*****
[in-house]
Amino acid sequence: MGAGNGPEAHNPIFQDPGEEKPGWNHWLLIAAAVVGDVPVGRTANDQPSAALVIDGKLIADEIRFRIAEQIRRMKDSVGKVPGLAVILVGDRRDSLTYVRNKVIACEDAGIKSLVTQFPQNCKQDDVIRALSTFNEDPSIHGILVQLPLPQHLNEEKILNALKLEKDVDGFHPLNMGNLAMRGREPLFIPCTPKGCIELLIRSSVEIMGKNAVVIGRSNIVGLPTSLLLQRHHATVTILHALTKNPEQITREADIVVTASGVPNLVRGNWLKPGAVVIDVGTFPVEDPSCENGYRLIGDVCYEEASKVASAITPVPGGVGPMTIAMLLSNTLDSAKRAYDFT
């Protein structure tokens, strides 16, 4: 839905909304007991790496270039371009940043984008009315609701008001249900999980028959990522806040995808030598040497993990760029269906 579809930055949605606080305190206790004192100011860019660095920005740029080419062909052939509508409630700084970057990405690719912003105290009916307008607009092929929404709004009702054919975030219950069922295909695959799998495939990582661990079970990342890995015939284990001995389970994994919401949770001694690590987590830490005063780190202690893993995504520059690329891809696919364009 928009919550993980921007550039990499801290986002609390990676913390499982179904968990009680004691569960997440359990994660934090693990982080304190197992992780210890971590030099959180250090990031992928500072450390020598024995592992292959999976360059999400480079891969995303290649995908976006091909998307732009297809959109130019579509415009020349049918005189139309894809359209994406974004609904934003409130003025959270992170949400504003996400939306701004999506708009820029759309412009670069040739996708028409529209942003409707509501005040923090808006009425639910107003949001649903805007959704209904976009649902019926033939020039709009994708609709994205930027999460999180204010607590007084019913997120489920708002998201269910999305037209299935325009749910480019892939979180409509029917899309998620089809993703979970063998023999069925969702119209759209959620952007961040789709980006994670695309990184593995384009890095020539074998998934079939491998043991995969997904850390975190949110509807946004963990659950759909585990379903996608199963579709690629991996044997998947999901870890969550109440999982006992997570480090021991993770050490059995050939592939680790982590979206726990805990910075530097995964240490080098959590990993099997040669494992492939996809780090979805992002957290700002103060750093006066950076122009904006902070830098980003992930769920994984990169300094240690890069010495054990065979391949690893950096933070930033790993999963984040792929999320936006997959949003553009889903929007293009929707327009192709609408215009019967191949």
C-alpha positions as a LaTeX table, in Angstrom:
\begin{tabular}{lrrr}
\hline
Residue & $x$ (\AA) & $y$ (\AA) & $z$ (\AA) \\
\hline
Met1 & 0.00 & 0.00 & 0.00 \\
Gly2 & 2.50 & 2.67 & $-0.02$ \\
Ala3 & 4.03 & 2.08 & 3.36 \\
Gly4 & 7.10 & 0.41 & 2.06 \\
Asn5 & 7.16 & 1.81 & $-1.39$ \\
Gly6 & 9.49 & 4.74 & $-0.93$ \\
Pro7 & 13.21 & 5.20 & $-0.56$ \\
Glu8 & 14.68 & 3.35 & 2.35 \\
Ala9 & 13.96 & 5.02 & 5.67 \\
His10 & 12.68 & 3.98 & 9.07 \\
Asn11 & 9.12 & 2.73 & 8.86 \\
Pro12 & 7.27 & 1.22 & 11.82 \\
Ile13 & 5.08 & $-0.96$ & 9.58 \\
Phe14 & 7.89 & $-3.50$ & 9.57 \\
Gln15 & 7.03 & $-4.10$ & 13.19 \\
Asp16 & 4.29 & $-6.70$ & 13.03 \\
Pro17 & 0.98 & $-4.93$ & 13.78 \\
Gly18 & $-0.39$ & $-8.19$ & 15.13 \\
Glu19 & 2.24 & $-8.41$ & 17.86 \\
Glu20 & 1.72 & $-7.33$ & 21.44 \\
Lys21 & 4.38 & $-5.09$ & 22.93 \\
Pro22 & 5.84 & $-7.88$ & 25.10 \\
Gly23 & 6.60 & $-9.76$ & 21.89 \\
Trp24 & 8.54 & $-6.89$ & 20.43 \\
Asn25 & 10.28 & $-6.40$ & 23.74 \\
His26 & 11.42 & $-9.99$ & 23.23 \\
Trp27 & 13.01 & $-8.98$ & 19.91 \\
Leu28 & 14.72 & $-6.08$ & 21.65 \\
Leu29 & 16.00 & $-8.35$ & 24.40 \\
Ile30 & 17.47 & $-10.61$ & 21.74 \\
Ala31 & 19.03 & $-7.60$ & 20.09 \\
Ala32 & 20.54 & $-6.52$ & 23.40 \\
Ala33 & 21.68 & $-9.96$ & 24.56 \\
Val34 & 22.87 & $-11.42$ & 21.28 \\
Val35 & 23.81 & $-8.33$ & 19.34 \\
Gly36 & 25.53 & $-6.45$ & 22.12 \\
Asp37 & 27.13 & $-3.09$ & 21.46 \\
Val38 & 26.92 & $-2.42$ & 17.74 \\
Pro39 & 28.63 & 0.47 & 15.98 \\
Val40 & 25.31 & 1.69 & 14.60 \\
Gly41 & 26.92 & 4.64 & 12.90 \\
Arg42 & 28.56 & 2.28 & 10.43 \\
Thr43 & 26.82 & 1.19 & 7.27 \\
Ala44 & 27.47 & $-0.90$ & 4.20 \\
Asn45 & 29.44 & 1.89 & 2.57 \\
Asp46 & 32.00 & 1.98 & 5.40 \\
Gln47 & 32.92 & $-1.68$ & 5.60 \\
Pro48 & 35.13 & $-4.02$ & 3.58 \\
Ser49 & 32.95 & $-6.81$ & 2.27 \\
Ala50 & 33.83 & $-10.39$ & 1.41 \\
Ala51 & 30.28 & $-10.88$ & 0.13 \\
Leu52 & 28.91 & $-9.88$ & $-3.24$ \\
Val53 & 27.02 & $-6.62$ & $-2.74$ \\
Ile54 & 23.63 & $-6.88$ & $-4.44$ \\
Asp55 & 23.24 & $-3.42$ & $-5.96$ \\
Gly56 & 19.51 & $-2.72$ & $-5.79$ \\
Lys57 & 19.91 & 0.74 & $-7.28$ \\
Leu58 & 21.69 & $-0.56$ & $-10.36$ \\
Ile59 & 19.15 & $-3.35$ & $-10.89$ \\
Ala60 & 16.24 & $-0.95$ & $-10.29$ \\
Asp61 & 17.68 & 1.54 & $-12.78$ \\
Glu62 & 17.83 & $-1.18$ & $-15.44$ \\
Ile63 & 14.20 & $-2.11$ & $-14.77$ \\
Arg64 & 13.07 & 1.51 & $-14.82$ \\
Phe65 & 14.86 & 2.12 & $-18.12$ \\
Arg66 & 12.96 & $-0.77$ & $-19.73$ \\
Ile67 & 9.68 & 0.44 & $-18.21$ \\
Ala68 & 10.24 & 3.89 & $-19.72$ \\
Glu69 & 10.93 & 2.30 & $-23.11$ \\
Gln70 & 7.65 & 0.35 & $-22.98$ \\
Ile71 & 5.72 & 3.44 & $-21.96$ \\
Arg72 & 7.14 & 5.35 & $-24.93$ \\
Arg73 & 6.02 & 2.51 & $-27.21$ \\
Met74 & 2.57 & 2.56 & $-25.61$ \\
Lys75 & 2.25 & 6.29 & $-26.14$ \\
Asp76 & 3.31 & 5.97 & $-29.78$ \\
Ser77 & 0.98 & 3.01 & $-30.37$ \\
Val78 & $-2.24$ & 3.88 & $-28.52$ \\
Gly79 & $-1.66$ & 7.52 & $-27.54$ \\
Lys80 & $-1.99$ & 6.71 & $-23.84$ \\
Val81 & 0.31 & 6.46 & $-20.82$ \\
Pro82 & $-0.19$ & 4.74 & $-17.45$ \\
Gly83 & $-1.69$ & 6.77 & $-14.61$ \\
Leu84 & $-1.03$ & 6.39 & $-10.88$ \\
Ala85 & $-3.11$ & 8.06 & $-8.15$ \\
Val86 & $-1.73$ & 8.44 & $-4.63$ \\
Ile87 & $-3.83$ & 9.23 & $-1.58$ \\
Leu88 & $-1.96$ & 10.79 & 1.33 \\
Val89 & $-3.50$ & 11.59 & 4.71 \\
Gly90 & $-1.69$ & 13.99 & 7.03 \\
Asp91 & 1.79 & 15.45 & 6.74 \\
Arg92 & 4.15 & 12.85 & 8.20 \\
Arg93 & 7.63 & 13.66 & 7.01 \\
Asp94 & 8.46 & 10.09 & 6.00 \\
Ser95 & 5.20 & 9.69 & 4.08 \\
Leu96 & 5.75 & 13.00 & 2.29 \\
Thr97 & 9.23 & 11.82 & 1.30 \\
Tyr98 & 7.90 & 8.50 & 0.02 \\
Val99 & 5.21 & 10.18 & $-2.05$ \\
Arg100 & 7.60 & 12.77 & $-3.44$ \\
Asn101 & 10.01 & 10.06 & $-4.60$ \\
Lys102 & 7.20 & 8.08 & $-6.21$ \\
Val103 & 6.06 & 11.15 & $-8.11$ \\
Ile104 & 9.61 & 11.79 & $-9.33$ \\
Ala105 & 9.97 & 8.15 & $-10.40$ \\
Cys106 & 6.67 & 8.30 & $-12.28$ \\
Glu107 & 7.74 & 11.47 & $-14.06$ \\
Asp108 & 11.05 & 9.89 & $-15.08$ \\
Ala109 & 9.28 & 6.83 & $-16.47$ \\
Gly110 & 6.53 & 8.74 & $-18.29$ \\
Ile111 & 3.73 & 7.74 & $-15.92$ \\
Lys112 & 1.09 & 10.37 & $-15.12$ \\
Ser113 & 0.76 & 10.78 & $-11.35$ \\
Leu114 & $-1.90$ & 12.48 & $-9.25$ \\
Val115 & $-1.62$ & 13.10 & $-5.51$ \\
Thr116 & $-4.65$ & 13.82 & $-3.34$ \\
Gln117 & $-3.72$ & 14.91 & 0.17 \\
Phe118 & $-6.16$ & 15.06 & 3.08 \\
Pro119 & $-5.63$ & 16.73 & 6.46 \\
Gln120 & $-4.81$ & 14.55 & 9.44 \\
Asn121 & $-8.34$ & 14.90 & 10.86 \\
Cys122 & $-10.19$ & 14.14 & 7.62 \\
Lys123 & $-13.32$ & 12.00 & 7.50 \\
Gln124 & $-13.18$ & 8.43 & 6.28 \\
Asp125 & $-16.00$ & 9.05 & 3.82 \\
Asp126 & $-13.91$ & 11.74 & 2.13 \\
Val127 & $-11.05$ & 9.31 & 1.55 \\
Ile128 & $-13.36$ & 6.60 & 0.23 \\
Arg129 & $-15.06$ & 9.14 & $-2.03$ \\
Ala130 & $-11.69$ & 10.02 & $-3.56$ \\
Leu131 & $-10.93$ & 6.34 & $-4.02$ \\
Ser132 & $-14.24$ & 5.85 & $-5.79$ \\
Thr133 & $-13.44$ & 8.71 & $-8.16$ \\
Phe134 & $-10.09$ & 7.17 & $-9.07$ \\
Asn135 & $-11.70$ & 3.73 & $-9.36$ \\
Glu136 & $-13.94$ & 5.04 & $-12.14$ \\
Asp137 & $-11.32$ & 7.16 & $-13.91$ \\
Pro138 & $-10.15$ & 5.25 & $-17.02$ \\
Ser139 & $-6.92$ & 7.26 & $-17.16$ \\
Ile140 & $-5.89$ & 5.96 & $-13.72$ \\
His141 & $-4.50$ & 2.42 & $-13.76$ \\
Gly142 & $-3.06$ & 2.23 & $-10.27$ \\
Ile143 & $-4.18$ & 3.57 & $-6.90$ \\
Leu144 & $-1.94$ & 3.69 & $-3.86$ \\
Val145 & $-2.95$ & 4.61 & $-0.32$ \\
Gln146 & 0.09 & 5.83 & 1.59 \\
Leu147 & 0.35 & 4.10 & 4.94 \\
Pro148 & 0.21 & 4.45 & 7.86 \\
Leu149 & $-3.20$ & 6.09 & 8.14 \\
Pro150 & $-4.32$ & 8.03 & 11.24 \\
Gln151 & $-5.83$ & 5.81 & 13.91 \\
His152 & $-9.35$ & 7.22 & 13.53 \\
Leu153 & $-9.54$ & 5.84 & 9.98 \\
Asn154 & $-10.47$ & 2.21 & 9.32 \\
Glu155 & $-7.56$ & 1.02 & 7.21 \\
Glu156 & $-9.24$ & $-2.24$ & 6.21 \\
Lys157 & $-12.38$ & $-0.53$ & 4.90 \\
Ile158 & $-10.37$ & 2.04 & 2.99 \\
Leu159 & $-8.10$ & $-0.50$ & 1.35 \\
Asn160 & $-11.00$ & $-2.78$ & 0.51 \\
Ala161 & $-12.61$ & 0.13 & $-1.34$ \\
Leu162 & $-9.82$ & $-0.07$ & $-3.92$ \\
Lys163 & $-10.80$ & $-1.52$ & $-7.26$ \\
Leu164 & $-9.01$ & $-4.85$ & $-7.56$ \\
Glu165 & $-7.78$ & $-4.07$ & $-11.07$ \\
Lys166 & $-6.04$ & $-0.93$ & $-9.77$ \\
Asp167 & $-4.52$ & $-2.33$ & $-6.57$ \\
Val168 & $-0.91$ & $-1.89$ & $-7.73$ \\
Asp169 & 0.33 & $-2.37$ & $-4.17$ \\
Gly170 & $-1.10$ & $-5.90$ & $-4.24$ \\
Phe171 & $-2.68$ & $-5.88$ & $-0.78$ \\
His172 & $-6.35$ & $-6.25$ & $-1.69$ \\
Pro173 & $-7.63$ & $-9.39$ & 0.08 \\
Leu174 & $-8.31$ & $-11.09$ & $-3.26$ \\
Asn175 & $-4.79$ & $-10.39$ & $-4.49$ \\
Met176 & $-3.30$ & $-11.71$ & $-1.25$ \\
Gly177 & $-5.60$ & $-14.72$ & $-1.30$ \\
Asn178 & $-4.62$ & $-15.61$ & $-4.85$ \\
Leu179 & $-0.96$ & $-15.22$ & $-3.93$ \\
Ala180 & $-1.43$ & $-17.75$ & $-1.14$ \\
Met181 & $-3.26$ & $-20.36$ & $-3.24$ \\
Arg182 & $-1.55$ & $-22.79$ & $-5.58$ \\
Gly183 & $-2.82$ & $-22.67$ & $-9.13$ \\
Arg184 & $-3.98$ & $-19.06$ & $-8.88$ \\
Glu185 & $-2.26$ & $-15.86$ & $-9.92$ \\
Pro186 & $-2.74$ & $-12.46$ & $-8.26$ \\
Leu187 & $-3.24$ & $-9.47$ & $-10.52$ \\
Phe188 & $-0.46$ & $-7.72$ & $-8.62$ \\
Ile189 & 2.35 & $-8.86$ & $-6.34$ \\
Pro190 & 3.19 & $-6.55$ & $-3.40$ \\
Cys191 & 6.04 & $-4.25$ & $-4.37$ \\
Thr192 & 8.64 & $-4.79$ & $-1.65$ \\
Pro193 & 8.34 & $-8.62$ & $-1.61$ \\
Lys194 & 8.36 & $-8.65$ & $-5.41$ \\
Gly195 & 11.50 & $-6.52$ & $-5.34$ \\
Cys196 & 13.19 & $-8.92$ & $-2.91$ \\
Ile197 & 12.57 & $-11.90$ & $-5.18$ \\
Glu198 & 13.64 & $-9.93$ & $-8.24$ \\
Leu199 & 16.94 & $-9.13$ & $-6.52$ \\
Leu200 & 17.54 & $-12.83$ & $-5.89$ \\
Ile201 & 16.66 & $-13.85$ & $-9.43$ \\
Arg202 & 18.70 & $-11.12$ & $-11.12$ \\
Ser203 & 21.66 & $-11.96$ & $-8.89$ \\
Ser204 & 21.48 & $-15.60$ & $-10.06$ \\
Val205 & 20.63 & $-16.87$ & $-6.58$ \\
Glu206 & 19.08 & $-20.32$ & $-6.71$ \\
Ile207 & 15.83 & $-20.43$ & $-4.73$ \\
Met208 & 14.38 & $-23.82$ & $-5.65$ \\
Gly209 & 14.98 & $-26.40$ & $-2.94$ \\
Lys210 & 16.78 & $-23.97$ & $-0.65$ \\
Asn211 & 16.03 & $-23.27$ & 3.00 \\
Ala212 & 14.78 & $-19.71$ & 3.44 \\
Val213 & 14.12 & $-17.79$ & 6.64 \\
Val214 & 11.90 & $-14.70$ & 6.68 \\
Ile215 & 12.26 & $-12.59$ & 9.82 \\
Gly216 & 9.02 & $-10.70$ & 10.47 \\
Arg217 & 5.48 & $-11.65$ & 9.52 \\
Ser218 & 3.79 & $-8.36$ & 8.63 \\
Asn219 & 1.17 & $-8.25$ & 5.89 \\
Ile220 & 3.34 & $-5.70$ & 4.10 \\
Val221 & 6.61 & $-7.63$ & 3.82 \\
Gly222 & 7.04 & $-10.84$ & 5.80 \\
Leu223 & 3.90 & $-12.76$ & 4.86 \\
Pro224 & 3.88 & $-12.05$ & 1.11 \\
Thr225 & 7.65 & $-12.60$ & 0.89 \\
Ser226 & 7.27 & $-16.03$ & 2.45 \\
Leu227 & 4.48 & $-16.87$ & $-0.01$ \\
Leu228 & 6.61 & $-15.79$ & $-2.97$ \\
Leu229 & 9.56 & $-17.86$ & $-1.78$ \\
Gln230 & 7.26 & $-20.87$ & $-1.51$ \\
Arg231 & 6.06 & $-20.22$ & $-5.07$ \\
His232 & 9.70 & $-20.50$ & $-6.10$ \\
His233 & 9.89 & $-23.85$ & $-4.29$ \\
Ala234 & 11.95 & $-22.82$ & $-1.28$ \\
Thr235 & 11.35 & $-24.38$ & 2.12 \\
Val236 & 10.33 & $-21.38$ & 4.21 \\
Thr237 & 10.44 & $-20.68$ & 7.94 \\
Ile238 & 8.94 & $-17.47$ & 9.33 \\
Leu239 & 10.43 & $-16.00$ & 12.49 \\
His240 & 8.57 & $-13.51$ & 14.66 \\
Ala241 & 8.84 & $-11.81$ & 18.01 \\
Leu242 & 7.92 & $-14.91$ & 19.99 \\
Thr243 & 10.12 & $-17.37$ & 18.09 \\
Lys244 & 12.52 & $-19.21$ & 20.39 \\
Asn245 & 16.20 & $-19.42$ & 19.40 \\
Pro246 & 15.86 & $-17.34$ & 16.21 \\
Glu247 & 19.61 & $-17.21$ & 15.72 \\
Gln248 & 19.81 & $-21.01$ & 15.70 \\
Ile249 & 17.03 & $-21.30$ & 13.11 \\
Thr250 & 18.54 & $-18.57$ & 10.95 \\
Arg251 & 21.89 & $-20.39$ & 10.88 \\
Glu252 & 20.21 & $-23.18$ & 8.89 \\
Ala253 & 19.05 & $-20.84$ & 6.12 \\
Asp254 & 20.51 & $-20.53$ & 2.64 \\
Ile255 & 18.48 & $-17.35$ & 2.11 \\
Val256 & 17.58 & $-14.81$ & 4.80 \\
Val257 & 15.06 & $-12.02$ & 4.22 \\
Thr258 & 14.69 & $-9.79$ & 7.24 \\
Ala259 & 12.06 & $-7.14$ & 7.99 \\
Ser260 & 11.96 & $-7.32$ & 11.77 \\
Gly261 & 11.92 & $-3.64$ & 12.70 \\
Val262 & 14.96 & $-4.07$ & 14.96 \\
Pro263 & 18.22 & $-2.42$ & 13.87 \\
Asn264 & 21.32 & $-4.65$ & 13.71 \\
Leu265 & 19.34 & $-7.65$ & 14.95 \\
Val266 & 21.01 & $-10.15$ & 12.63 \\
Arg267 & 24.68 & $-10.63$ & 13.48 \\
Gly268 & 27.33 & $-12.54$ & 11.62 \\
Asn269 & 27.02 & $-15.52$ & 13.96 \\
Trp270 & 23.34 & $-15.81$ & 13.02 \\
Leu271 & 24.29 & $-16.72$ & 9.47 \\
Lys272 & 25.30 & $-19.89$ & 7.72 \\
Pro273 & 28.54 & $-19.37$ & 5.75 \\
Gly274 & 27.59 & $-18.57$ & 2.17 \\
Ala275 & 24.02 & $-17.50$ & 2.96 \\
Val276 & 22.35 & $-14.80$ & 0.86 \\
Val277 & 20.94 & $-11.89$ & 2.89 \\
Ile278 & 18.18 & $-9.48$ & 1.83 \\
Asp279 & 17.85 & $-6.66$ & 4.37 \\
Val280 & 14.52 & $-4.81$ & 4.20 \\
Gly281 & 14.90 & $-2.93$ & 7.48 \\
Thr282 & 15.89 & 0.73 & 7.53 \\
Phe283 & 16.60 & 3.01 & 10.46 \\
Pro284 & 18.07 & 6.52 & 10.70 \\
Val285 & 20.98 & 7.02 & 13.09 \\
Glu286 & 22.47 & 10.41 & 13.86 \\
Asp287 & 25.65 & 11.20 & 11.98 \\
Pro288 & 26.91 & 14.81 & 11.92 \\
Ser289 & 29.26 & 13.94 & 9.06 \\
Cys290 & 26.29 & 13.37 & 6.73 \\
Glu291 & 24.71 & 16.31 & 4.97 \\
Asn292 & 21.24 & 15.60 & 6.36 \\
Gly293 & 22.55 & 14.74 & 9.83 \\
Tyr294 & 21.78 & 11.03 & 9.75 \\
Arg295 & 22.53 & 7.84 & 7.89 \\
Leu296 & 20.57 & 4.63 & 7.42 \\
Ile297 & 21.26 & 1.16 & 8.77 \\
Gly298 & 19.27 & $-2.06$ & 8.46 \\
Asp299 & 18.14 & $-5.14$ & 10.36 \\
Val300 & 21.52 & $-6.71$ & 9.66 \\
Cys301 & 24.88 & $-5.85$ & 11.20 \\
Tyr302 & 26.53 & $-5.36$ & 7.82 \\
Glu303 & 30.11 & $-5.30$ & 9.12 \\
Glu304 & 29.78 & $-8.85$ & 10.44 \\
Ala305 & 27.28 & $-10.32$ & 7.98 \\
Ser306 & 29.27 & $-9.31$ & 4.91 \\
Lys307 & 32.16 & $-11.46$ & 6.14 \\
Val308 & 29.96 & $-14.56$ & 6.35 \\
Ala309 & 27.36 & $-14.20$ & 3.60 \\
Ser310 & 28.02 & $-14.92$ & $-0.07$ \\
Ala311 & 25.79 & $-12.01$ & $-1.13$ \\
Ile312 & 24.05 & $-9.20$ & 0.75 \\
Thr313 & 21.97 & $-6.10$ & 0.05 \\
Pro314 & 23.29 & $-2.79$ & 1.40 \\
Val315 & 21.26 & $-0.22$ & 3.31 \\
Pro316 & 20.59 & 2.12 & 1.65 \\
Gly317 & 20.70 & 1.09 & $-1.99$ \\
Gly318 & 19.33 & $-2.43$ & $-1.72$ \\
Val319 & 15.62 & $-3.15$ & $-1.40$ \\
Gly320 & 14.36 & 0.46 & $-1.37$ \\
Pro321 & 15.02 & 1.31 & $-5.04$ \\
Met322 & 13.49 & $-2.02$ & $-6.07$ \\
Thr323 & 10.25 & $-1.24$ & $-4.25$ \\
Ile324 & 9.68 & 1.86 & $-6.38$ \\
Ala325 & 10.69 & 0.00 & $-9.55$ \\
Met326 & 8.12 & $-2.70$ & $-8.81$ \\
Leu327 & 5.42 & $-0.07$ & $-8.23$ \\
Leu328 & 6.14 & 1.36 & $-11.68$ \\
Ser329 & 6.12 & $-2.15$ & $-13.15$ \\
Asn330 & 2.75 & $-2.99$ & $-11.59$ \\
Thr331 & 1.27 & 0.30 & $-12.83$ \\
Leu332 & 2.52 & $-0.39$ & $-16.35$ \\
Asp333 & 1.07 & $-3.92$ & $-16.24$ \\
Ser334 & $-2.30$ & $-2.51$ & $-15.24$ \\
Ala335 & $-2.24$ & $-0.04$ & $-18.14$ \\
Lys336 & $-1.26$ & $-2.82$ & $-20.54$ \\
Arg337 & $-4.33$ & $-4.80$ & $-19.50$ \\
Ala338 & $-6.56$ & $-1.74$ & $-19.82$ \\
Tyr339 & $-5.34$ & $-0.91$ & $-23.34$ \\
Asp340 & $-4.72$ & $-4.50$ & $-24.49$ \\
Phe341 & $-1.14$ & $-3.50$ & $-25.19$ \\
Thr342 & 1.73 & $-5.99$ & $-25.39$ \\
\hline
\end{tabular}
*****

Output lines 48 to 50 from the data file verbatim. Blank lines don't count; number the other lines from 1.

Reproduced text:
Val40 & 25.31 & 1.69 & 14.60 \\
Gly41 & 26.92 & 4.64 & 12.90 \\
Arg42 & 28.56 & 2.28 & 10.43 \\